Past Out: What was the Office of the Night?
|by Rawley Grau|
|During the Renaissance, the city-state of Florence, home to Dante, Michelangelo and many other great writers and artists, was also famous as a hotbed of male homosexuality. On April 17, 1432, after numerous half-hearted attempts to mend their city's reputation, the Florentine city fathers created the Office of the Night to eradicate "the abominable vice of sodomy."
Although "sodomy" included acts such as oral and anal sex between a man and a woman, sexual relations between men caused the greatest furor. In most cases, this involved an older man as the active partner and a teenage boy, sometimes as young as 12, as the passive partner.
Florentines' anxiety about the prevalence of sodomy in their city was closely linked to fears about the plague. The plague was divine retribution for the vice, and sodomites were also blamed for keeping the city's population from increasing.
Six Officers of the Night were elected annually. The office usually proceeded on the basis of anonymous accusations, which citizens dropped in special boxes around the city. In order to convict, the officers needed the confession of at least one of the parties involved.
Interestingly, the penalties for sodomy were much less severe under the Office of the Night than previously. The fine for a first-time conviction was 50 gold florins, about a year's wages for a skilled artisan. But even these penalties were reduced further in the 1450s. People with multiple convictions could get harsher sentences, such as banishment or public humiliation, but these were rarely handed down, and the Night Office almost never sentenced anyone to death (a sentence the law allowed for adults convicted five or more times).
The picture that emerges in 15th-century Florence, especially during the rule of Lorenzo de' Medici (1469-1492), is one of considerable lenience toward sodomy. Still, with the low penalties, people were less reluctant to denounce their neighborsand their own partnersand authorities were more willing to convict. During the 70-year operation of the Office of the Night, over 15,000 people were formally implicated in the practice, with some 3,000 convictionsthis in a city of only 40,000. By comparison, during approximately the same period in Venice, only 411 people were prosecuted for sodomy.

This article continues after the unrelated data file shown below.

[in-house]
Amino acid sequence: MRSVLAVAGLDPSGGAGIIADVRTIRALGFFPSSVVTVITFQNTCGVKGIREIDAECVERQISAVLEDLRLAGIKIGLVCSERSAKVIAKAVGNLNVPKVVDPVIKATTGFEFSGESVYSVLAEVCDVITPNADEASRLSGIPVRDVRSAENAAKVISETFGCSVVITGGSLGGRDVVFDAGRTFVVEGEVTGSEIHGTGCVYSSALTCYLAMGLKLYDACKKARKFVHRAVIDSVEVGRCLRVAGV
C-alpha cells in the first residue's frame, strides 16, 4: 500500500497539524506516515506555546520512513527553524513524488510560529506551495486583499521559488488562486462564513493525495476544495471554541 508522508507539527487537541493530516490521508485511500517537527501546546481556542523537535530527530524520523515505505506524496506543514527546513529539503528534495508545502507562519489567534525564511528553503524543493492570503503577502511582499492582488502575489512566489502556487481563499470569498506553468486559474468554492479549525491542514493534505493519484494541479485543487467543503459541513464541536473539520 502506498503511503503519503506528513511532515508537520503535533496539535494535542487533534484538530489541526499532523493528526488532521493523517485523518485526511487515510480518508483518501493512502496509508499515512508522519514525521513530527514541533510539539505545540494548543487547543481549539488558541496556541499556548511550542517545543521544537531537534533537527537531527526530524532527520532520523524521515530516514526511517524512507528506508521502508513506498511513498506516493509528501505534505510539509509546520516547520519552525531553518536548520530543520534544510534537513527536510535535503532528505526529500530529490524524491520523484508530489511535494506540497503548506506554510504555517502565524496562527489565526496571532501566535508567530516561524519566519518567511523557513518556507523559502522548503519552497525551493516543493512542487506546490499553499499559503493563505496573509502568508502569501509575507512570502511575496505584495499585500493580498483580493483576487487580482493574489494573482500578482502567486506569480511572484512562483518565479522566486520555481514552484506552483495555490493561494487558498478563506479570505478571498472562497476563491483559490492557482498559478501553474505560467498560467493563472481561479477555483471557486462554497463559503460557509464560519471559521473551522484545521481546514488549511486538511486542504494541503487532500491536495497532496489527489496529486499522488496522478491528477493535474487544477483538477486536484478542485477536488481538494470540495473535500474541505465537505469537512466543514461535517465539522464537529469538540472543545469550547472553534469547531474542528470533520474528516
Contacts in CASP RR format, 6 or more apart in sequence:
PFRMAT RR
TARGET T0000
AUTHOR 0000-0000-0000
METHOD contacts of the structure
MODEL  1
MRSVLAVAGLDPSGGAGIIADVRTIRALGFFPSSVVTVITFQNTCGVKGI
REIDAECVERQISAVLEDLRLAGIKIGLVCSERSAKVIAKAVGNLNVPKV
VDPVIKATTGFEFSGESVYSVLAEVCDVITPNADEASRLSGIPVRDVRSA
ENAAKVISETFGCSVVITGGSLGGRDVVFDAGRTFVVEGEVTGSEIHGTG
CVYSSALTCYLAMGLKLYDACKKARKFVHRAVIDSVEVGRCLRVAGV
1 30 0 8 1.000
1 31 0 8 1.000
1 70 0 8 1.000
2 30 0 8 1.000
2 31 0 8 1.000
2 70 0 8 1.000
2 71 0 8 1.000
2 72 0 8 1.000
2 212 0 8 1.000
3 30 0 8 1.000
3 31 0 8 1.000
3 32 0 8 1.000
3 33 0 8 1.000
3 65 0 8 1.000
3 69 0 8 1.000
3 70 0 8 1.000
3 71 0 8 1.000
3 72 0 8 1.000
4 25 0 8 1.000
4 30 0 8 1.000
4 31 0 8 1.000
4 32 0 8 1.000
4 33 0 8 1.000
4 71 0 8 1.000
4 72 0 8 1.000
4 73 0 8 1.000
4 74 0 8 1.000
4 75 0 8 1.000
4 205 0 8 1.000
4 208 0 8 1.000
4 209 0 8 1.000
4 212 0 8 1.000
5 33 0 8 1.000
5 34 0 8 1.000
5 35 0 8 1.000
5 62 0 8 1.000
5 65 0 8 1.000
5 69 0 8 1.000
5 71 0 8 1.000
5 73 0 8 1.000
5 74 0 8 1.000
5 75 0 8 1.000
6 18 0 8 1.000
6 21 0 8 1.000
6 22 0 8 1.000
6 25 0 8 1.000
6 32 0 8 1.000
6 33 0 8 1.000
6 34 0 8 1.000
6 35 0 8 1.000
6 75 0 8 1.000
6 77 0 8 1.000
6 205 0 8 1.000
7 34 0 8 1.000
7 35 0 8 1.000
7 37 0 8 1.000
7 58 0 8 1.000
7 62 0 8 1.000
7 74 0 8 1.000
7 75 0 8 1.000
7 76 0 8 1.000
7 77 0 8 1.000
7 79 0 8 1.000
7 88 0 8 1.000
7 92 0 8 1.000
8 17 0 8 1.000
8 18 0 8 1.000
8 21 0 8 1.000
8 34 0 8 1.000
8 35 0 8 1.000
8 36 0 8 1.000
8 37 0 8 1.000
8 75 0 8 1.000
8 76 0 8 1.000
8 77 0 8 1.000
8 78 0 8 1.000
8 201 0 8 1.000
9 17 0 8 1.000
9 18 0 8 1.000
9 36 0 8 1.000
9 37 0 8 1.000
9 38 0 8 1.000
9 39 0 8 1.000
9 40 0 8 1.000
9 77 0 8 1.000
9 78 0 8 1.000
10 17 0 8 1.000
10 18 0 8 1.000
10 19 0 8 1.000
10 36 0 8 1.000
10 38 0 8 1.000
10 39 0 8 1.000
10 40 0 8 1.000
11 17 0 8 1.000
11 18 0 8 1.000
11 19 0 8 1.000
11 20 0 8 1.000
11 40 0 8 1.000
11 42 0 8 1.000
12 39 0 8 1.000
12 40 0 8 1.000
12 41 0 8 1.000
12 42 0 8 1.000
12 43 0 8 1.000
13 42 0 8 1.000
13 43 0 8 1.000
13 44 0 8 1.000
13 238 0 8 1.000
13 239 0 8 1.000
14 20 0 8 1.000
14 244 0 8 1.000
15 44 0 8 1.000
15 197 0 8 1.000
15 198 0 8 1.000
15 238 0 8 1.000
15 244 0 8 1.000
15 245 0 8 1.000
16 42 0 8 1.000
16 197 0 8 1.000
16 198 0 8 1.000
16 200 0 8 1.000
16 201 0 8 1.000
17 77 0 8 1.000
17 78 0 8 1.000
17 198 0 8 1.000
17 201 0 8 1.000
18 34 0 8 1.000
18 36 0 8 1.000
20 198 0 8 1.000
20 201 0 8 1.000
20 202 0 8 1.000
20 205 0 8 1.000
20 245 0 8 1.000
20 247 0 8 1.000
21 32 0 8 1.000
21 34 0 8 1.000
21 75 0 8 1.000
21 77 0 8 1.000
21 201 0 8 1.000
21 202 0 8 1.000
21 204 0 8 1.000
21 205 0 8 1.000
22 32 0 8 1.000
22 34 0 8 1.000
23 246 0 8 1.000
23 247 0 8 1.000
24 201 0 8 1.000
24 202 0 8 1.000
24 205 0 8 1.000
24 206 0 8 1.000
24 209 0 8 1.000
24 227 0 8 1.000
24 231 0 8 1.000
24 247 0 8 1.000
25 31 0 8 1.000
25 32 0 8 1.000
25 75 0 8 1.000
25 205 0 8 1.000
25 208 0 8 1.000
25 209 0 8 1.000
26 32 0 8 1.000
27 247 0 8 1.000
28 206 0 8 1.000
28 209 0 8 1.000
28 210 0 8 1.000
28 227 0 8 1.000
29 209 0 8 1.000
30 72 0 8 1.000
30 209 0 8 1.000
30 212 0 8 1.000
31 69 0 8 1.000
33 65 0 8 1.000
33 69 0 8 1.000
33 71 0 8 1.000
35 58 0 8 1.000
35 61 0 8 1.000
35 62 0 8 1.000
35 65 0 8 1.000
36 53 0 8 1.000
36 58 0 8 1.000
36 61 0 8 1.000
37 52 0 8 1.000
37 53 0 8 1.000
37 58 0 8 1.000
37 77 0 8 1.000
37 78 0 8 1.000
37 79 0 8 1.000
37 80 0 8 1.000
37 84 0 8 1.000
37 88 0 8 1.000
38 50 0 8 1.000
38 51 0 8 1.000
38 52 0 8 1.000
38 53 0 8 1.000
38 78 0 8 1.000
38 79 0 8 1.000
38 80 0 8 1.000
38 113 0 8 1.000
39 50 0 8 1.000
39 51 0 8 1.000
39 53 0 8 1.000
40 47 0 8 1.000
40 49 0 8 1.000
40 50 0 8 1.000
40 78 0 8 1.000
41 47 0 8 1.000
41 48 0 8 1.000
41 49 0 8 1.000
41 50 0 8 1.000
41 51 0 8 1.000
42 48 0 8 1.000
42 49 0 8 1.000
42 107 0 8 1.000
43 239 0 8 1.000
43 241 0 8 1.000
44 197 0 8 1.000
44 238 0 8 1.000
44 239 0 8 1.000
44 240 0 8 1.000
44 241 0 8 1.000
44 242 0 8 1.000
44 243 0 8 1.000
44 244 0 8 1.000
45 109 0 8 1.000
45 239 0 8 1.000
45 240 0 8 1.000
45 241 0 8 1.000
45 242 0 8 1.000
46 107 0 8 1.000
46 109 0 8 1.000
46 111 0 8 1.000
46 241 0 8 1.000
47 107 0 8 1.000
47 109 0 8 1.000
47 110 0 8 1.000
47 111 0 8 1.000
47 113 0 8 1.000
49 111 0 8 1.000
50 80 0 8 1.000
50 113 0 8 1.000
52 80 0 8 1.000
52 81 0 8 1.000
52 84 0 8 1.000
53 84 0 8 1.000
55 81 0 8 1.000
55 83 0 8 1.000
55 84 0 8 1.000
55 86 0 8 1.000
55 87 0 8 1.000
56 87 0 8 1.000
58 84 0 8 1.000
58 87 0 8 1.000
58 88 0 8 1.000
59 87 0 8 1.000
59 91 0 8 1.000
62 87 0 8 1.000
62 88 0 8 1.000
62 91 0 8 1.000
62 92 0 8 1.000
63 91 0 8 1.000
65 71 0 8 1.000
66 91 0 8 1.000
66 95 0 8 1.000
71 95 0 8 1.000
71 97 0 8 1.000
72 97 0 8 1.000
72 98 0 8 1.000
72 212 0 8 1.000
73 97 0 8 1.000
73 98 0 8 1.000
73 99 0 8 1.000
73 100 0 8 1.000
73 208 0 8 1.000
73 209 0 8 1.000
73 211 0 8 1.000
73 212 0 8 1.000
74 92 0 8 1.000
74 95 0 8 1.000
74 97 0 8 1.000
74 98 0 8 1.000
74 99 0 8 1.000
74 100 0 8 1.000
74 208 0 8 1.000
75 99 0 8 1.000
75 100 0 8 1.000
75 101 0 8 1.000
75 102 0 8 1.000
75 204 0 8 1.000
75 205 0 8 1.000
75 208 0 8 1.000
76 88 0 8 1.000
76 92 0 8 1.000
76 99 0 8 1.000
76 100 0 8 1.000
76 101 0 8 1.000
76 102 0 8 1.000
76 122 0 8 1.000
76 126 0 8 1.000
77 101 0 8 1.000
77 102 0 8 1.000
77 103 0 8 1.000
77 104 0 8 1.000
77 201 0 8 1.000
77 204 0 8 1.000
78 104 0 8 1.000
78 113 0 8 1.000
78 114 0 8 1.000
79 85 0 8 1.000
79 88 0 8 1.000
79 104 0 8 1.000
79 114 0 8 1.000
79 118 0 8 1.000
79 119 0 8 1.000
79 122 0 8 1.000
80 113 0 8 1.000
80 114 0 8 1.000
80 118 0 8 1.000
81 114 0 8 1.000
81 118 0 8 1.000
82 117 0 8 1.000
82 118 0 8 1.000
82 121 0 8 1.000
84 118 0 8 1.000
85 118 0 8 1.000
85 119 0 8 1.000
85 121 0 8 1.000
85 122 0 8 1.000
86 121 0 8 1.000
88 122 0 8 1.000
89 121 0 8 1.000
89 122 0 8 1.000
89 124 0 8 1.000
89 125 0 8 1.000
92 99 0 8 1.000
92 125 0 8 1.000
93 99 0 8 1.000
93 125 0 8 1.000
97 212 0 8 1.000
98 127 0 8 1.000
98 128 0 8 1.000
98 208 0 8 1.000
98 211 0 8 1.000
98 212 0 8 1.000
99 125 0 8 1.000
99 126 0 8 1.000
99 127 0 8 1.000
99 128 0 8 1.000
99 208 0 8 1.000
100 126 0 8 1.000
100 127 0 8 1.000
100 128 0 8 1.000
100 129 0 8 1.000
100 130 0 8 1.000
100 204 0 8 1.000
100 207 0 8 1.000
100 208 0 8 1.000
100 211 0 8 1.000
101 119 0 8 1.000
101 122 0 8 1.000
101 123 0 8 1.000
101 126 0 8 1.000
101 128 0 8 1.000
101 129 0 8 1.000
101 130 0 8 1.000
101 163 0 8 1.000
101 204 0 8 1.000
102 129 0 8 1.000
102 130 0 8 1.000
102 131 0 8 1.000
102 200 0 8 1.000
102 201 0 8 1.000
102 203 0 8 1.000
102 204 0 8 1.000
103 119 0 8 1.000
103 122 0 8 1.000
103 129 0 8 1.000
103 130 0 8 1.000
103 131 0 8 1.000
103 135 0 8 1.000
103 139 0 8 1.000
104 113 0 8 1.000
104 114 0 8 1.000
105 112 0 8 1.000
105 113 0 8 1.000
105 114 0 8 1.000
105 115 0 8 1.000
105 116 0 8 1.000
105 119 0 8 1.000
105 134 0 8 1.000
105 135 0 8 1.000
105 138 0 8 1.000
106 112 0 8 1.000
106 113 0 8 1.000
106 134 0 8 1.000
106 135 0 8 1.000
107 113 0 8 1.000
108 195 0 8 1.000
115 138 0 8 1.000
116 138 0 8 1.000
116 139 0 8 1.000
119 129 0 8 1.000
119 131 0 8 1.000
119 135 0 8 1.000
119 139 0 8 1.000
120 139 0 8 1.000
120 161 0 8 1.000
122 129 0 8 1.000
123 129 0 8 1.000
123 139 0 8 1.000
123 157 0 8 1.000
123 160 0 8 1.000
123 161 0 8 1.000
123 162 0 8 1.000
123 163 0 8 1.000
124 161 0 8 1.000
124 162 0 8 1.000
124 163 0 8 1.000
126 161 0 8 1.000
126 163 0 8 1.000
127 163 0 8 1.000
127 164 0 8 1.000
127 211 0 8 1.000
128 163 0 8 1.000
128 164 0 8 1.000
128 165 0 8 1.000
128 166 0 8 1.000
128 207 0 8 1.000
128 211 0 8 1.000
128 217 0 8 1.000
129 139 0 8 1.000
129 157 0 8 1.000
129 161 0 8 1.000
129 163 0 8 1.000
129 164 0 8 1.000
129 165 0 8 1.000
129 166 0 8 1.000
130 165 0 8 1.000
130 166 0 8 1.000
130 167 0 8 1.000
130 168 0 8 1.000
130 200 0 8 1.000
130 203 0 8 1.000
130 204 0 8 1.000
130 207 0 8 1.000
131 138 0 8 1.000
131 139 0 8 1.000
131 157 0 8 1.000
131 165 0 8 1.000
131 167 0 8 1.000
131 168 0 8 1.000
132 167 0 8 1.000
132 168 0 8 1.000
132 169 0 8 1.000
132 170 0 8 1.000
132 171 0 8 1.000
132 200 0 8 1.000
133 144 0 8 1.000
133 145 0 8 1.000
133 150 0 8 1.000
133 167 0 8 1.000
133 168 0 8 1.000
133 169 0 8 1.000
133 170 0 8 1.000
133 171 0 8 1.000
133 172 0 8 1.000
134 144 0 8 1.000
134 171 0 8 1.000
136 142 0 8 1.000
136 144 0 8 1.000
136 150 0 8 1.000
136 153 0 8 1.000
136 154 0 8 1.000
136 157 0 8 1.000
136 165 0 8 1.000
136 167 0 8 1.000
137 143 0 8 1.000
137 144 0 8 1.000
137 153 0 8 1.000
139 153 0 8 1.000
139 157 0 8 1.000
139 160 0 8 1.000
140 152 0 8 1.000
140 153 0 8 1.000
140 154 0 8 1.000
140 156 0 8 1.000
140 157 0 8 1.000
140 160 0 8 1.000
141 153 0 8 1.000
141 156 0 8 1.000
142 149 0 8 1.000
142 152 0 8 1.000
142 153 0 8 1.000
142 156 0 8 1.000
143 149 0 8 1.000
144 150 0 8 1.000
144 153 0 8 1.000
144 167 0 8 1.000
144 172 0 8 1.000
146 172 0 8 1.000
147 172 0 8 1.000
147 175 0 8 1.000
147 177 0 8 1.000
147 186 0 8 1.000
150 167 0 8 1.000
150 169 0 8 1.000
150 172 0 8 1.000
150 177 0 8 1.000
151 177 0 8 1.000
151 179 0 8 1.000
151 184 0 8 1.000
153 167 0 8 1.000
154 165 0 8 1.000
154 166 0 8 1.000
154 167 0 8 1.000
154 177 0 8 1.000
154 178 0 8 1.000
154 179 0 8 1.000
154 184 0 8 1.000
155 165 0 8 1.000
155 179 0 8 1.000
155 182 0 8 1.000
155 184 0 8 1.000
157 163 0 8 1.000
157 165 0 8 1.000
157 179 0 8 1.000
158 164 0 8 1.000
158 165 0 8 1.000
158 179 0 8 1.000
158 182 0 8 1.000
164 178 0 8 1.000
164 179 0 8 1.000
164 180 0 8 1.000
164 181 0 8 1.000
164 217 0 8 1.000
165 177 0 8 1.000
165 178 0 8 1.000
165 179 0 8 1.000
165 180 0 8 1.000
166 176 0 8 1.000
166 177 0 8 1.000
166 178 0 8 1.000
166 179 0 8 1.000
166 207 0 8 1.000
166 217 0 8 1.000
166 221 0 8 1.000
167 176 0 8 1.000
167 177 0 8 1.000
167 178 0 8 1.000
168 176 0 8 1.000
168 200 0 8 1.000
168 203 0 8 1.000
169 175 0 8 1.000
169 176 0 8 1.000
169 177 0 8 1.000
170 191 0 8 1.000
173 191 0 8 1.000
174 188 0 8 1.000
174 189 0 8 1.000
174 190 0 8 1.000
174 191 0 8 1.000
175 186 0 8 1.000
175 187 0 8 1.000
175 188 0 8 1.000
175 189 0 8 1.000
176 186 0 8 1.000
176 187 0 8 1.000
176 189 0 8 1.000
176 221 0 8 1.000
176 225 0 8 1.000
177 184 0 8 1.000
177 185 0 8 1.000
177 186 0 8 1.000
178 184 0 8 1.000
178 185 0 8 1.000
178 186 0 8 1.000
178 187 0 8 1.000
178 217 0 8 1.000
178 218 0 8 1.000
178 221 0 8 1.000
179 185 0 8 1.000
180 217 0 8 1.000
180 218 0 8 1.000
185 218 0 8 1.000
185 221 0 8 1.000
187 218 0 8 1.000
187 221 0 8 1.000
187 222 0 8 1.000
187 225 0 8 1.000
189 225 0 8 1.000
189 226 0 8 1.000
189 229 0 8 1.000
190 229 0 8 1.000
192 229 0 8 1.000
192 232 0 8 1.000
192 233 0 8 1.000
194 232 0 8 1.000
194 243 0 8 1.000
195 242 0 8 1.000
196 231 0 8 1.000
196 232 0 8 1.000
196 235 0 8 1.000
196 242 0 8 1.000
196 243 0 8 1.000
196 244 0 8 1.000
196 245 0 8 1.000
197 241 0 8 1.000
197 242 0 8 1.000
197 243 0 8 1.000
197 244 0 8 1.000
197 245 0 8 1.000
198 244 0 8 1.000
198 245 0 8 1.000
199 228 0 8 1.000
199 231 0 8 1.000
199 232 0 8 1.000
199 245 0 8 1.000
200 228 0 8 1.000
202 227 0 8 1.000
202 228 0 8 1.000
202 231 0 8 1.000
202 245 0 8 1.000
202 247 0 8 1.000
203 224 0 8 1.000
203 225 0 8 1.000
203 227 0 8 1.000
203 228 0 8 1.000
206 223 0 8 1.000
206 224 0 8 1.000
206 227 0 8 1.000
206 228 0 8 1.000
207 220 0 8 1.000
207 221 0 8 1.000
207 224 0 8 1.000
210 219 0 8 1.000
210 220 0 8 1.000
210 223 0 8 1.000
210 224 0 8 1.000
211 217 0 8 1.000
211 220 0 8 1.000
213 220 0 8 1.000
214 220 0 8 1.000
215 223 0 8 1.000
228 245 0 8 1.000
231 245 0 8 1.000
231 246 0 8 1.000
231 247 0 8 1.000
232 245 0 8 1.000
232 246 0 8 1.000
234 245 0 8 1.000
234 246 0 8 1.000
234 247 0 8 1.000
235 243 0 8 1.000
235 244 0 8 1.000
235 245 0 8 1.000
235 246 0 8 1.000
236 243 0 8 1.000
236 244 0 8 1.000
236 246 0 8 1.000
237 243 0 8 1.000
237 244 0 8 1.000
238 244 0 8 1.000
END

Church leaders and other public figures periodically reprimanded the Night Officers for being too lenient and too susceptible to political influence. Indeed, sexual relations between men and adolescent boys were deeply intertwined in the social fabric of Florentine life, so much so that parents sometimes encouraged their teenage sons to court powerful older men as a way of gaining patronage.
Frustration with the Office of the Night's lenience reached its peak in 1494 with the overthrow of the Medici family by followers of the moralistic Dominican friar, Girolamo Savonarola, who called on Florentines to "burn the sodomites!" But Savonarola's sway was short-lived. Florentines, especially young men, rebelled against his moralizing, and the severe penalties it inspired, and staged a riot in 1497. Over the next year, Savonarola, who had been outspoken in his criticism of the pope, was himself excommunicated, charged with heresy, tortured, and finally, in 1498, hanged and burned.
The Office of the Night operated a few more years, though the prosecution of sodomy had been largely taken over by other courts. But Florentines came to view the very existence of the "office of the sodomites" as a blot on their honor, and on December 29, 1502, the Office of the Night was closed.
Rawley Grau has won four Vice Versa Awards for his writing on gay and lesbian culture. He can be reached at GayNestor@aol.com.
LETTERS From CAMP Rehoboth, Vol. 11, No. 3, Apr. 6, 2001.